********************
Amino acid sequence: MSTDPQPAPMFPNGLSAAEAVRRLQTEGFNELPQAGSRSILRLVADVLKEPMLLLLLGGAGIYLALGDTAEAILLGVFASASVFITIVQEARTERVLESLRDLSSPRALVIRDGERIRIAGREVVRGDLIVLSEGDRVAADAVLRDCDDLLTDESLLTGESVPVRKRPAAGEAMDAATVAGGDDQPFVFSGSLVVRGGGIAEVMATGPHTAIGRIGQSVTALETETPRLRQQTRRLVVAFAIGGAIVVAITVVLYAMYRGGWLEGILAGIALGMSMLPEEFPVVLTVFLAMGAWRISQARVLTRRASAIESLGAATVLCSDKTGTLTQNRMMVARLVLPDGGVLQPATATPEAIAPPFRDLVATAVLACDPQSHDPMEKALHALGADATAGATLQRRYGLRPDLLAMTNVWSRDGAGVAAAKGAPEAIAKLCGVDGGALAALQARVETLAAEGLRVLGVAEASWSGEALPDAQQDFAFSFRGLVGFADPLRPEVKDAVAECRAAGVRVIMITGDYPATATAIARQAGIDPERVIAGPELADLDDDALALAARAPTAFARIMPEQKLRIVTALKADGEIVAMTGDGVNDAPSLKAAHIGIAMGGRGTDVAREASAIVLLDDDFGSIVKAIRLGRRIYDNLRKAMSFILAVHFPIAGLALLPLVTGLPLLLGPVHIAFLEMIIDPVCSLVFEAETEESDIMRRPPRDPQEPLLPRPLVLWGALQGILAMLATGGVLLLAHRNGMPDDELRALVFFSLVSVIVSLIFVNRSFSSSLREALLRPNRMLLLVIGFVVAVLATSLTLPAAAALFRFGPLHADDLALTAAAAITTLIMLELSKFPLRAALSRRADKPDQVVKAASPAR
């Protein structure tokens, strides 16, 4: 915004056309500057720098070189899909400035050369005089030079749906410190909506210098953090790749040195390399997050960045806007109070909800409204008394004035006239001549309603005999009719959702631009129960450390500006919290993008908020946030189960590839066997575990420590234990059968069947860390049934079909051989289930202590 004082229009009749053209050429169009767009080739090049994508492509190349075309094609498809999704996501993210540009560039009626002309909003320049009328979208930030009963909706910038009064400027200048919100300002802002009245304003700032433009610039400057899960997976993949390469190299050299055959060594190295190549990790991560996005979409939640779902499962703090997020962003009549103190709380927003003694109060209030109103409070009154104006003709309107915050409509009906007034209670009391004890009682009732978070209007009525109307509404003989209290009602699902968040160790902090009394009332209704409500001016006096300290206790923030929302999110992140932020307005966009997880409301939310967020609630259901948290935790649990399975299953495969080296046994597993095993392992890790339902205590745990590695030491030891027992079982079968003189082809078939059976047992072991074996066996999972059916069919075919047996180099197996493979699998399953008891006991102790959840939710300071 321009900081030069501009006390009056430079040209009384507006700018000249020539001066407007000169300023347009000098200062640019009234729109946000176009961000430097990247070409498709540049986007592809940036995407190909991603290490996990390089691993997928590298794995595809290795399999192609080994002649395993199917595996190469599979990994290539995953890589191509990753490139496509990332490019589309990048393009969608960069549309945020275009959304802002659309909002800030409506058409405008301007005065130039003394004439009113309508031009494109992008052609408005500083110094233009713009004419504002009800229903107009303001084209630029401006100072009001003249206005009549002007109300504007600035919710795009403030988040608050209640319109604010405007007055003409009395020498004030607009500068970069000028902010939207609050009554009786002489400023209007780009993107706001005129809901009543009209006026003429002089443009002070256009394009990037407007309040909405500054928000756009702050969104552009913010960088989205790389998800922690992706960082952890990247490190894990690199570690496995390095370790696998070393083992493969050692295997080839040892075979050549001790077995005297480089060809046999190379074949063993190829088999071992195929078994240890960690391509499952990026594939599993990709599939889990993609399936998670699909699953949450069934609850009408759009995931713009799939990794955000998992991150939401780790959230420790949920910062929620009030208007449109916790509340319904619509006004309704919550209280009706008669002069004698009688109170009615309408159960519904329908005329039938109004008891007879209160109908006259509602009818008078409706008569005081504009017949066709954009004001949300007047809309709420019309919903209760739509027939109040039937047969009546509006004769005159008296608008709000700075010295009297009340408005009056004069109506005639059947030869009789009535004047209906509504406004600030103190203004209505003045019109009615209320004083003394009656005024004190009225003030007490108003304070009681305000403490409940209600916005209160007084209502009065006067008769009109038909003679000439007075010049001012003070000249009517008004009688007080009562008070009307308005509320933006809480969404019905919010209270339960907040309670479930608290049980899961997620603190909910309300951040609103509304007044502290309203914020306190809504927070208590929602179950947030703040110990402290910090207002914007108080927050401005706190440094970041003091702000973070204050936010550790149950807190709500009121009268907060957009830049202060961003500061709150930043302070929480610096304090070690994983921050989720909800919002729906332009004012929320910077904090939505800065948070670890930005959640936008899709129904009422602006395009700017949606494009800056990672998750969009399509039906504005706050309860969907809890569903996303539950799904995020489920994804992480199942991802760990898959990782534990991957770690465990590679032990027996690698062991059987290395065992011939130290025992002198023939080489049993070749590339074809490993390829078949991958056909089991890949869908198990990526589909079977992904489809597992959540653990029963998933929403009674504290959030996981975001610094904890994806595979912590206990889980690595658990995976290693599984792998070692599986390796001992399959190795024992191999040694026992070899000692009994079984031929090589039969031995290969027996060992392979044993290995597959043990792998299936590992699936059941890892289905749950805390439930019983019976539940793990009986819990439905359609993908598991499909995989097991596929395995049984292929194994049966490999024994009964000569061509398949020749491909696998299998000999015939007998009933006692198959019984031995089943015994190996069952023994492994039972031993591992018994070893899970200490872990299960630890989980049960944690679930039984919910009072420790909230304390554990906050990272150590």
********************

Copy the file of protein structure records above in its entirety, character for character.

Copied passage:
Amino acid sequence: MSTDPQPAPMFPNGLSAAEAVRRLQTEGFNELPQAGSRSILRLVADVLKEPMLLLLLGGAGIYLALGDTAEAILLGVFASASVFITIVQEARTERVLESLRDLSSPRALVIRDGERIRIAGREVVRGDLIVLSEGDRVAADAVLRDCDDLLTDESLLTGESVPVRKRPAAGEAMDAATVAGGDDQPFVFSGSLVVRGGGIAEVMATGPHTAIGRIGQSVTALETETPRLRQQTRRLVVAFAIGGAIVVAITVVLYAMYRGGWLEGILAGIALGMSMLPEEFPVVLTVFLAMGAWRISQARVLTRRASAIESLGAATVLCSDKTGTLTQNRMMVARLVLPDGGVLQPATATPEAIAPPFRDLVATAVLACDPQSHDPMEKALHALGADATAGATLQRRYGLRPDLLAMTNVWSRDGAGVAAAKGAPEAIAKLCGVDGGALAALQARVETLAAEGLRVLGVAEASWSGEALPDAQQDFAFSFRGLVGFADPLRPEVKDAVAECRAAGVRVIMITGDYPATATAIARQAGIDPERVIAGPELADLDDDALALAARAPTAFARIMPEQKLRIVTALKADGEIVAMTGDGVNDAPSLKAAHIGIAMGGRGTDVAREASAIVLLDDDFGSIVKAIRLGRRIYDNLRKAMSFILAVHFPIAGLALLPLVTGLPLLLGPVHIAFLEMIIDPVCSLVFEAETEESDIMRRPPRDPQEPLLPRPLVLWGALQGILAMLATGGVLLLAHRNGMPDDELRALVFFSLVSVIVSLIFVNRSFSSSLREALLRPNRMLLLVIGFVVAVLATSLTLPAAAALFRFGPLHADDLALTAAAAITTLIMLELSKFPLRAALSRRADKPDQVVKAASPAR
């Protein structure tokens, strides 16, 4: 915004056309500057720098070189899909400035050369005089030079749906410190909506210098953090790749040195390399997050960045806007109070909800409204008394004035006239001549309603005999009719959702631009129960450390500006919290993008908020946030189960590839066997575990420590234990059968069947860390049934079909051989289930202590 004082229009009749053209050429169009767009080739090049994508492509190349075309094609498809999704996501993210540009560039009626002309909003320049009328979208930030009963909706910038009064400027200048919100300002802002009245304003700032433009610039400057899960997976993949390469190299050299055959060594190295190549990790991560996005979409939640779902499962703090997020962003009549103190709380927003003694109060209030109103409070009154104006003709309107915050409509009906007034209670009391004890009682009732978070209007009525109307509404003989209290009602699902968040160790902090009394009332209704409500001016006096300290206790923030929302999110992140932020307005966009997880409301939310967020609630259901948290935790649990399975299953495969080296046994597993095993392992890790339902205590745990590695030491030891027992079982079968003189082809078939059976047992072991074996066996999972059916069919075919047996180099197996493979699998399953008891006991102790959840939710300071 321009900081030069501009006390009056430079040209009384507006700018000249020539001066407007000169300023347009000098200062640019009234729109946000176009961000430097990247070409498709540049986007592809940036995407190909991603290490996990390089691993997928590298794995595809290795399999192609080994002649395993199917595996190469599979990994290539995953890589191509990753490139496509990332490019589309990048393009969608960069549309945020275009959304802002659309909002800030409506058409405008301007005065130039003394004439009113309508031009494109992008052609408005500083110094233009713009004419504002009800229903107009303001084209630029401006100072009001003249206005009549002007109300504007600035919710795009403030988040608050209640319109604010405007007055003409009395020498004030607009500068970069000028902010939207609050009554009786002489400023209007780009993107706001005129809901009543009209006026003429002089443009002070256009394009990037407007309040909405500054928000756009702050969104552009913010960088989205790389998800922690992706960082952890990247490190894990690199570690496995390095370790696998070393083992493969050692295997080839040892075979050549001790077995005297480089060809046999190379074949063993190829088999071992195929078994240890960690391509499952990026594939599993990709599939889990993609399936998670699909699953949450069934609850009408759009995931713009799939990794955000998992991150939401780790959230420790949920910062929620009030208007449109916790509340319904619509006004309704919550209280009706008669002069004698009688109170009615309408159960519904329908005329039938109004008891007879209160109908006259509602009818008078409706008569005081504009017949066709954009004001949300007047809309709420019309919903209760739509027939109040039937047969009546509006004769005159008296608008709000700075010295009297009340408005009056004069109506005639059947030869009789009535004047209906509504406004600030103190203004209505003045019109009615209320004083003394009656005024004190009225003030007490108003304070009681305000403490409940209600916005209160007084209502009065006067008769009109038909003679000439007075010049001012003070000249009517008004009688007080009562008070009307308005509320933006809480969404019905919010209270339960907040309670479930608290049980899961997620603190909910309300951040609103509304007044502290309203914020306190809504927070208590929602179950947030703040110990402290910090207002914007108080927050401005706190440094970041003091702000973070204050936010550790149950807190709500009121009268907060957009830049202060961003500061709150930043302070929480610096304090070690994983921050989720909800919002729906332009004012929320910077904090939505800065948070670890930005959640936008899709129904009422602006395009700017949606494009800056990672998750969009399509039906504005706050309860969907809890569903996303539950799904995020489920994804992480199942991802760990898959990782534990991957770690465990590679032990027996690698062991059987290395065992011939130290025992002198023939080489049993070749590339074809490993390829078949991958056909089991890949869908198990990526589909079977992904489809597992959540653990029963998933929403009674504290959030996981975001610094904890994806595979912590206990889980690595658990995976290693599984792998070692599986390796001992399959190795024992191999040694026992070899000692009994079984031929090589039969031995290969027996060992392979044993290995597959043990792998299936590992699936059941890892289905749950805390439930019983019976539940793990009986819990439905359609993908598991499909995989097991596929395995049984292929194994049966490999024994009964000569061509398949020749491909696998299998000999015939007998009933006692198959019984031995089943015994190996069952023994492994039972031993591992018994070893899970200490872990299960630890989980049960944690679930039984919910009072420790909230304390554990906050990272150590």